A couple of weeks ago, on a particularly wet and gloomy day in the depths of English winter, I decided to go camping in the back of the new Tesla Model Y.
Exactly why I felt this was a necessary length to go to, purely to assess the roominess of the rear seats and boot, I still do not fully understand myself. It was a dumb idea. As was not bringing a sleeping bag. As was not sufficiently charging the car before arriving at the campsite. I am bad at camping.
Still, at least the trip did produce a few legitimately useful observations. Here’s what I learned from my night in the boot of a Tesla:
EVs are a camper’s delight!
Having an EV at your campsite means having access to heating and electricity on demand, without having to idle a diesel engine and contaminate nearby sheep and children’s lungs with nasty fumes. Some will say making use of your car’s heated seats on a camping trip is ‘cheating’. However those same people probably believe it’s a ‘cop-out’ to use a flushing loo so we musn’t worry too much about them.
Teslas are especially good at it!
While I really could have benefitted from access to a domestic plug socket in the cabin, as you get in the Hyundai Ioniq 5 and Kia EV6, Teslas do at least have a dedicated ‘camp mode’, enabling you to leave the climate control running all night while you’re cosied up in the boot, preventing you from freezing half to death in the middle of the night. At least in theory…
Camp mode dies at 20%
…except that yours truly, Jack Scarlett, full-time car tester and EV expert, was too stupid to thoroughly juice up the car before arriving at the campsite. A combination of the running heater and bitterly cold outside temperature ate through the battery quicker than I imagined and, at roughly 2am, the car reached 20%. At which point it turns off camp mode, and the heating, to ensure you don’t wake up to an empty battery. A sensible feature no doubt, but I wasn’t grateful for it as I lay wondering which of my packed belongings would burn the longest and warmest if I were to set it on fire.
I am very tall
Now, not a new revelation, granted. But the point sure was slammed home that night. The Y is an impressively spacious car and the rear seats fold almost perfectly flat, creating what anyone below 6’2 would describe as ‘ample’ room to sleep. But I am 6’5. Or at least I was when I climbed into the boot that night. I am probably about 6’2 now.
Tesla’s build quality issues haven’t gone anywhere
This new model, which will surely go on to be Tesla’s most popular, would have been a golden opportunity to turn over a new leaf and finally address the brand’s notorious build quality issues. Sadly, it has not been taken, as evidenced by the sizeable panel gaps and shedding pieces of interior trim demonstrated by my brand new press car. At this point I can only assume Tesla deems these issues not ‘important enough to require action’. After all, every car they build flies out of the factory, so why slow production simply to build them better?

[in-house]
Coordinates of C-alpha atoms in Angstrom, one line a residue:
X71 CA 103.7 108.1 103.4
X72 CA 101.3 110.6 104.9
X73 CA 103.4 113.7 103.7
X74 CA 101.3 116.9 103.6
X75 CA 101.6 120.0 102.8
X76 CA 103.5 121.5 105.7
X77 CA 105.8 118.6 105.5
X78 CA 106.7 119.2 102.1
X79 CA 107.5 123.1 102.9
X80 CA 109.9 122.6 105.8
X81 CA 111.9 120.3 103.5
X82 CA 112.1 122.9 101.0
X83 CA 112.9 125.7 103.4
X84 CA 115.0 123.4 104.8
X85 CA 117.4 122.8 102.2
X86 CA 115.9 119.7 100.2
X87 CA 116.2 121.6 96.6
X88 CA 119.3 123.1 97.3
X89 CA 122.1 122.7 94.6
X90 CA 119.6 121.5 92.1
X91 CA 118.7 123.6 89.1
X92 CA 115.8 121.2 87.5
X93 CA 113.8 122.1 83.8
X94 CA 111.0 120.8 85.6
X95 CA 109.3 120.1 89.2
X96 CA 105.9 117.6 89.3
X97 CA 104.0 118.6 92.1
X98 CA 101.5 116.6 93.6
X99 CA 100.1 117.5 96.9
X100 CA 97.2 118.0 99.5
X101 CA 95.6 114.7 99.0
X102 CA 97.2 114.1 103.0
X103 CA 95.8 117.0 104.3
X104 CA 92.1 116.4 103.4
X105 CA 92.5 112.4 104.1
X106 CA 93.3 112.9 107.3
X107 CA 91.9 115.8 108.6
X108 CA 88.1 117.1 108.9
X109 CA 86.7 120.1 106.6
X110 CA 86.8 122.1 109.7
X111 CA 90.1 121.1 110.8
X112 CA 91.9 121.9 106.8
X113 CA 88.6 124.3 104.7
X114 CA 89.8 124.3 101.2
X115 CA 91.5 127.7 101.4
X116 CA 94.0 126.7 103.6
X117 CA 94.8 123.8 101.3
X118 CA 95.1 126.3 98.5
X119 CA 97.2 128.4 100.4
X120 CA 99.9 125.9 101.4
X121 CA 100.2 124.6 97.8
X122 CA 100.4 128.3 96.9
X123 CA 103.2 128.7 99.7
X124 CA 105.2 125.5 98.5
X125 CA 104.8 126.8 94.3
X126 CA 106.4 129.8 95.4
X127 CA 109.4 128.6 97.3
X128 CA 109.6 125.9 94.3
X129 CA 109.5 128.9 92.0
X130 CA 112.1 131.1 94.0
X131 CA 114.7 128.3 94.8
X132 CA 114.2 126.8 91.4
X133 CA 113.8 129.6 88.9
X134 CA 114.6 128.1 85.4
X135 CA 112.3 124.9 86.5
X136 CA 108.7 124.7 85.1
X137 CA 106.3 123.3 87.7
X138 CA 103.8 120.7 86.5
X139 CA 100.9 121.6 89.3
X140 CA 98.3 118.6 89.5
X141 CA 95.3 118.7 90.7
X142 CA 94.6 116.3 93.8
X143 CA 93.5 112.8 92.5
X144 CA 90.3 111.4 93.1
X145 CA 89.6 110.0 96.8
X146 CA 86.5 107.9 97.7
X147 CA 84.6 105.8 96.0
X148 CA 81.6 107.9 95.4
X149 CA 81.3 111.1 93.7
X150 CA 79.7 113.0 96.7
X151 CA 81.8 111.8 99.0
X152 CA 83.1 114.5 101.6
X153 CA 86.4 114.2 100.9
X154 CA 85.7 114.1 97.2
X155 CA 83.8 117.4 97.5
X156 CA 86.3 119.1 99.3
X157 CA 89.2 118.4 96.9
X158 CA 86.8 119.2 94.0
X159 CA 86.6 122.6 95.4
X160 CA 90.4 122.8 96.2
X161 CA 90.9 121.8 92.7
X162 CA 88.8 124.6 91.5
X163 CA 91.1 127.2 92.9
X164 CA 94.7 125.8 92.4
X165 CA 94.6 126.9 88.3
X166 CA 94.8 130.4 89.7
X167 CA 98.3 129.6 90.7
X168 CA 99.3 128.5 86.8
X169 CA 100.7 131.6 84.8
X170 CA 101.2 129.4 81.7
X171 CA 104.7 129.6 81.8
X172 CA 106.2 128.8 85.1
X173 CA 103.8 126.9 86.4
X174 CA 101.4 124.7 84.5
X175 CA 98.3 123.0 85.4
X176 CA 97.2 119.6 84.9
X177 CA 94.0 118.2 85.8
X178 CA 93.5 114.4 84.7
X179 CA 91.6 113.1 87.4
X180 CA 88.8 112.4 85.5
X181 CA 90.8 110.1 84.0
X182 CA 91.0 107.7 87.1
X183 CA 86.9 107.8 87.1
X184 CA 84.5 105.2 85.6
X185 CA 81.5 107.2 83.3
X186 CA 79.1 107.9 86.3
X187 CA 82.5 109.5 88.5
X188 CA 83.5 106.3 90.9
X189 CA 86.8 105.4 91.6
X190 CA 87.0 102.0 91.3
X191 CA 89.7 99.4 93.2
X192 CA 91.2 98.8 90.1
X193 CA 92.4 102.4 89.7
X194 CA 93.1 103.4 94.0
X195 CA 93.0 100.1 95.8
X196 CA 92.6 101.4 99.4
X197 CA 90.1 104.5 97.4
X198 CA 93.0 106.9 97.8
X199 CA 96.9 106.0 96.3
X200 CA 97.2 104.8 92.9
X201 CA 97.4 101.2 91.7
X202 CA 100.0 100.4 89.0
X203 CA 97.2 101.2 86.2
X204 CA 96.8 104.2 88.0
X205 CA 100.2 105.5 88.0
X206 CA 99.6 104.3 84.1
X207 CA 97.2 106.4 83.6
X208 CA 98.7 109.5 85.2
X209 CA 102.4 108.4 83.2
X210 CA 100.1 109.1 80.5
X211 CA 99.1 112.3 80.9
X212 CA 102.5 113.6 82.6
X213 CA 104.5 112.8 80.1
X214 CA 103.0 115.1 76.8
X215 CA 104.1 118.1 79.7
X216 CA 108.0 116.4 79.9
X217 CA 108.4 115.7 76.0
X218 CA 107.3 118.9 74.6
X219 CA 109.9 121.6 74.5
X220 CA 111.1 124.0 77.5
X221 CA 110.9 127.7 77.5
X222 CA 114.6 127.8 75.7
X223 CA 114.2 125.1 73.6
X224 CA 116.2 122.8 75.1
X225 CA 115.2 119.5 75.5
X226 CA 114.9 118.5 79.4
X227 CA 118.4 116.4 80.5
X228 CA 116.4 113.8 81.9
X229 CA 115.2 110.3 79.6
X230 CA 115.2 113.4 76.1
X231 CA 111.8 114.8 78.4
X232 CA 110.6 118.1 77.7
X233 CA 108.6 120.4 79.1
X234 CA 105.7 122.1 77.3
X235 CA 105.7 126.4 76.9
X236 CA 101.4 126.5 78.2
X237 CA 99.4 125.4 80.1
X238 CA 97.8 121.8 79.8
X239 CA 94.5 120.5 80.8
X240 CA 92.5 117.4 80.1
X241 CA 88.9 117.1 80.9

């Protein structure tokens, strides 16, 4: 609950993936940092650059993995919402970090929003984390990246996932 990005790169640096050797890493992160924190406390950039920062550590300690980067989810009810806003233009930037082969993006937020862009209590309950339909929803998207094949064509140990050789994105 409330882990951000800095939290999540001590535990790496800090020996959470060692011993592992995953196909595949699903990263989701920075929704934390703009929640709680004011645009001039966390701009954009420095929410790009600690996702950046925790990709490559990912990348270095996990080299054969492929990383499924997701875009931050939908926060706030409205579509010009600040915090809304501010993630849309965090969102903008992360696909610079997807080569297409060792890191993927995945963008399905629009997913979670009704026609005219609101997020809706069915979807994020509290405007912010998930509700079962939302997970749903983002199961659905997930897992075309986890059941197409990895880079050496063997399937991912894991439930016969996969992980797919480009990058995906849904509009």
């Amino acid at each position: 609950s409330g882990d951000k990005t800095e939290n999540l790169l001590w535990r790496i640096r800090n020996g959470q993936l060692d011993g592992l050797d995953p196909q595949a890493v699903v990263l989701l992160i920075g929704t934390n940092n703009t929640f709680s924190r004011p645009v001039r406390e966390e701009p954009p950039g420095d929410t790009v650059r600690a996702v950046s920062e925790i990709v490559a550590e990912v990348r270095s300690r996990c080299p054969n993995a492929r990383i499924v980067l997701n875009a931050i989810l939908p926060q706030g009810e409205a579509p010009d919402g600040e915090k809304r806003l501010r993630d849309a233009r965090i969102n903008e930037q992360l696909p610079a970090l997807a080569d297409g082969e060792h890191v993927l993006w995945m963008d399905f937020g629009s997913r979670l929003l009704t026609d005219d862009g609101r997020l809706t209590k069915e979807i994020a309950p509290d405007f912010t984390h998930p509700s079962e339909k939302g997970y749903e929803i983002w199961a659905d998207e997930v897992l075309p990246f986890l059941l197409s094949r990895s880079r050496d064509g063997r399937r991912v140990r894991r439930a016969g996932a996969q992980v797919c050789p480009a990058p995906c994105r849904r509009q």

The competition is closing in
The Model Y is a very good family crossover but it hardly moves the game forward like Model 3 did – it basically IS a Model 3, with some additional bottom. As such, this car doesn’t feel lightyears ahead of its OEM rivals like the 3 did when it arrives. The ID.4 is comfier. The Ioniq 5 is prettier, and can charge faster. The Mustang Mach-E is better to drive. All of them are better built. And yet…
Tesla will continue to dominate a while longer
Yes, compared to some of its closest rival, the Model Y struggles in several key categories. Yes, with my own money, I’d have a specced up Ioniq 5 all day long. But make no mistake: the reign of Elon & Co is coming any time soon. Tesla still has two things going for it that guarantee it will continue to be the best-selling EV brand for years to come. First: reputation. At this point, people who don’t know cars but want electric just buy a Tesla, in the same way people who want a phone but don’t know tech just buy an iphone. It’s established itself as the go-to electric car thanks, in no small part to the other thing it has going for it: the supercharger network. It had been some time since I’d last used it, and I’d clearly since tried to convince myself that third party charging isn’t much worse – but good lord. Supercharging is like being in the future. You arrive, you plug, you charge QUICKLY, you leave. It’s truly tragic that this is still deemed impressive or noteworthy – that charging any car on any charger isn’t this straightforward by now – but it isn’t. And while that’s still the case, there will always be an extremely compelling reason to buy Tesla over any other EV.
Watch the episode on Youtube now.
About the author
Jack is a London-based presenter, writer, and expert in all things automotive. A lifelong car fanatic and recovering petrolhead, Jack is a fully converted EV evangelist these days and, prior to joining Fully Charged, spent two years launching and fronting a new EV media brand called Electroheads.